April 25, 2001 Chicago Tribune
Interest groups stand in the way of greatness

April 25, 2001

The impasse that is blocking the expansion of O'Hare International Airport by adding at least one additional parallel runway may remind observers of another episode in recent Illinois history when powerful parochial interests preserved the status quo to the detriment of the larger community.

Those of us who have been active in the banking community in Chicago remember when Chicago had an opportunity to give New York City a "run for its money" to become the leading money center in the United States.

With our major commodities and financial exchanges, and as a major transportation center, Chicago's opportunity was real.

But parochial interests were too strong. Because Downstate and suburban banks feared competition from the major Chicago banks, Illinois banks were permitted to have only one branch, and no bank could be within two miles of another bank.

As a result, Chicago banks were denied the opportunities to expand, acquire and consolidate that were available to banks headquartered in other states.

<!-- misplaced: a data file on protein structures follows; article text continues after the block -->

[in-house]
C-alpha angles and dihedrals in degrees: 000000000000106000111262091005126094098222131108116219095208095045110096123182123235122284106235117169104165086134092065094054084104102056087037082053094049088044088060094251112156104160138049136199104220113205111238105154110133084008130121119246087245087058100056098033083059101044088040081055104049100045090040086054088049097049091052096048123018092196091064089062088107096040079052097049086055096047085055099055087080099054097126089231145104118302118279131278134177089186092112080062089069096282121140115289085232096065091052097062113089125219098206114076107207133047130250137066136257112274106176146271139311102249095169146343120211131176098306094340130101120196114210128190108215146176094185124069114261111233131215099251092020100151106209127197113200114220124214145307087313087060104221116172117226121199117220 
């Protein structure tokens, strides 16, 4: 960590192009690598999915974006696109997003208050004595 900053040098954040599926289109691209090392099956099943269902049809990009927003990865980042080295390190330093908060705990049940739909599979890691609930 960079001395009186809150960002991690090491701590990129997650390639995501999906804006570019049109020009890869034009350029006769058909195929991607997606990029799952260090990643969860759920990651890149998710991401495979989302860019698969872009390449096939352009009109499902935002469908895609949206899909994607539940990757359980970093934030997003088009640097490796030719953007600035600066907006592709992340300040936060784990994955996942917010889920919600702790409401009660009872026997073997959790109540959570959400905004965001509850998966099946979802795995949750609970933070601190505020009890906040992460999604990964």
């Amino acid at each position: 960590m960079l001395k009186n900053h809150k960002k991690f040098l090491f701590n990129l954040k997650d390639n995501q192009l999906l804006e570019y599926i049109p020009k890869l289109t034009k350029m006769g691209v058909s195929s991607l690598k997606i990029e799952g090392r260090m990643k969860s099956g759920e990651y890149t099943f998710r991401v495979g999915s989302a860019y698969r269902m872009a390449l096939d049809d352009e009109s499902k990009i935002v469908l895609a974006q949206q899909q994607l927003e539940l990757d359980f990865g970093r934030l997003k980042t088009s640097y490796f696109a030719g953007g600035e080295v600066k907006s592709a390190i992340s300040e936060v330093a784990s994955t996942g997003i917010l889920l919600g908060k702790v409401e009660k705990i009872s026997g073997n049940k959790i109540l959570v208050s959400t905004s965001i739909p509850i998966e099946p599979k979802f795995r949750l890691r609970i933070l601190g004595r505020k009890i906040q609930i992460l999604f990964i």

When the last vestiges of so-called "unit banking" disappeared in the early 1990s, Chicago banks found themselves at a severe competitive disadvantage. Consequently, three of the five largest banks in Chicago today are branches or subsidiaries of banks headquartered elsewhere; more importantly, the number of financial-services jobs in New York City now outnumbers those in Chicago by more than 150,000 jobs.

Lost to Chicago were not only the jobs that would have been created in the banks themselves. As well, money-center banks in Chicago would have created even more financial- and professional-services opportunities in consulting and accounting firms, investment banks, law firms and all the other service organizations that support the banking industry.

Chicago banks were constrained--and our city and state lost forever an enormously valuable opportunity--because local interests prevailed over the general public interest.

Today, particular interests are standing in the way of expanding runway capacity at O'Hare Airport. There are other good ideas to expand aviation capacity in the region, but they are complementary to--not a substitute for--the expansion of the hub operations at O'Hare.

Chicago has an opportunity to be the aviation center of North America. At stake are billions of dollars annually to the regional economy, more than 100,000 jobs and the opportunity to be a major center in North America for international commercial activity.

Let's quickly seize this opportunity, before it is too late, to grow and expand the Chicago and Illinois economies--and create thousands of new jobs for our citizens.

[Chicago ATC News]